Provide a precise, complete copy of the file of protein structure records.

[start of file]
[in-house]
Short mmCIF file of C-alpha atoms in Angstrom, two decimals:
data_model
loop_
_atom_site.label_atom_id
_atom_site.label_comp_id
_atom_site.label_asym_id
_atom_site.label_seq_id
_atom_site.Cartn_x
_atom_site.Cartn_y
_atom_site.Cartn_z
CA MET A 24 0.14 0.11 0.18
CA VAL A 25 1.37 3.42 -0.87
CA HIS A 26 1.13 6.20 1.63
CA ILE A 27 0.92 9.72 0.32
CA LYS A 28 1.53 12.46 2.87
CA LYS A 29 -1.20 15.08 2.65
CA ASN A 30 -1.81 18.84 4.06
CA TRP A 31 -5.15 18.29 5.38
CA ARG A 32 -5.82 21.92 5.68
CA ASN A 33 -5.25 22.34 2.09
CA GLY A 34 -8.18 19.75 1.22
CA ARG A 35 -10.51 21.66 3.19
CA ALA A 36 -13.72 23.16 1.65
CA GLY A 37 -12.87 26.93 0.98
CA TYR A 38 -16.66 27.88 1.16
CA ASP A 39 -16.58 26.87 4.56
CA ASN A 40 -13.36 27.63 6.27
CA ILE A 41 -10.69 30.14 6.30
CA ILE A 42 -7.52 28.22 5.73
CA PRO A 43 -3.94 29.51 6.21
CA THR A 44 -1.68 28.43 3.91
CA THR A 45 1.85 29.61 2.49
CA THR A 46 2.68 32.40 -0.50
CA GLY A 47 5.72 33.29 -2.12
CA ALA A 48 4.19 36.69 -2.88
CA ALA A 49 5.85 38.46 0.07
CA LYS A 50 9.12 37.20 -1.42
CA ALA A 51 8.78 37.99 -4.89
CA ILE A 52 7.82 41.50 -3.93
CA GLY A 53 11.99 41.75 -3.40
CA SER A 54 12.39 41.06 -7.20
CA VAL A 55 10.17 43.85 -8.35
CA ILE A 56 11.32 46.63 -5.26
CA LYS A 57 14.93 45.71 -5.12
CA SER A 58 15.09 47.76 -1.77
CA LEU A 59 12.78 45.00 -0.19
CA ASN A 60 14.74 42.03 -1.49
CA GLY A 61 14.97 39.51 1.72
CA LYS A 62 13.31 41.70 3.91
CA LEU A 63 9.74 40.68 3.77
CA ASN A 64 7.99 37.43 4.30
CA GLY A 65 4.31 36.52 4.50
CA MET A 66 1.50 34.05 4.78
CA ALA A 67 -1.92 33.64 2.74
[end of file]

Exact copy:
[in-house]
Short mmCIF file of C-alpha atoms in Angstrom, two decimals:
data_model
loop_
_atom_site.label_atom_id
_atom_site.label_comp_id
_atom_site.label_asym_id
_atom_site.label_seq_id
_atom_site.Cartn_x
_atom_site.Cartn_y
_atom_site.Cartn_z
CA MET A 24 0.14 0.11 0.18
CA VAL A 25 1.37 3.42 -0.87
CA HIS A 26 1.13 6.20 1.63
CA ILE A 27 0.92 9.72 0.32
CA LYS A 28 1.53 12.46 2.87
CA LYS A 29 -1.20 15.08 2.65
CA ASN A 30 -1.81 18.84 4.06
CA TRP A 31 -5.15 18.29 5.38
CA ARG A 32 -5.82 21.92 5.68
CA ASN A 33 -5.25 22.34 2.09
CA GLY A 34 -8.18 19.75 1.22
CA ARG A 35 -10.51 21.66 3.19
CA ALA A 36 -13.72 23.16 1.65
CA GLY A 37 -12.87 26.93 0.98
CA TYR A 38 -16.66 27.88 1.16
CA ASP A 39 -16.58 26.87 4.56
CA ASN A 40 -13.36 27.63 6.27
CA ILE A 41 -10.69 30.14 6.30
CA ILE A 42 -7.52 28.22 5.73
CA PRO A 43 -3.94 29.51 6.21
CA THR A 44 -1.68 28.43 3.91
CA THR A 45 1.85 29.61 2.49
CA THR A 46 2.68 32.40 -0.50
CA GLY A 47 5.72 33.29 -2.12
CA ALA A 48 4.19 36.69 -2.88
CA ALA A 49 5.85 38.46 0.07
CA LYS A 50 9.12 37.20 -1.42
CA ALA A 51 8.78 37.99 -4.89
CA ILE A 52 7.82 41.50 -3.93
CA GLY A 53 11.99 41.75 -3.40
CA SER A 54 12.39 41.06 -7.20
CA VAL A 55 10.17 43.85 -8.35
CA ILE A 56 11.32 46.63 -5.26
CA LYS A 57 14.93 45.71 -5.12
CA SER A 58 15.09 47.76 -1.77
CA LEU A 59 12.78 45.00 -0.19
CA ASN A 60 14.74 42.03 -1.49
CA GLY A 61 14.97 39.51 1.72
CA LYS A 62 13.31 41.70 3.91
CA LEU A 63 9.74 40.68 3.77
CA ASN A 64 7.99 37.43 4.30
CA GLY A 65 4.31 36.52 4.50
CA MET A 66 1.50 34.05 4.78
CA ALA A 67 -1.92 33.64 2.74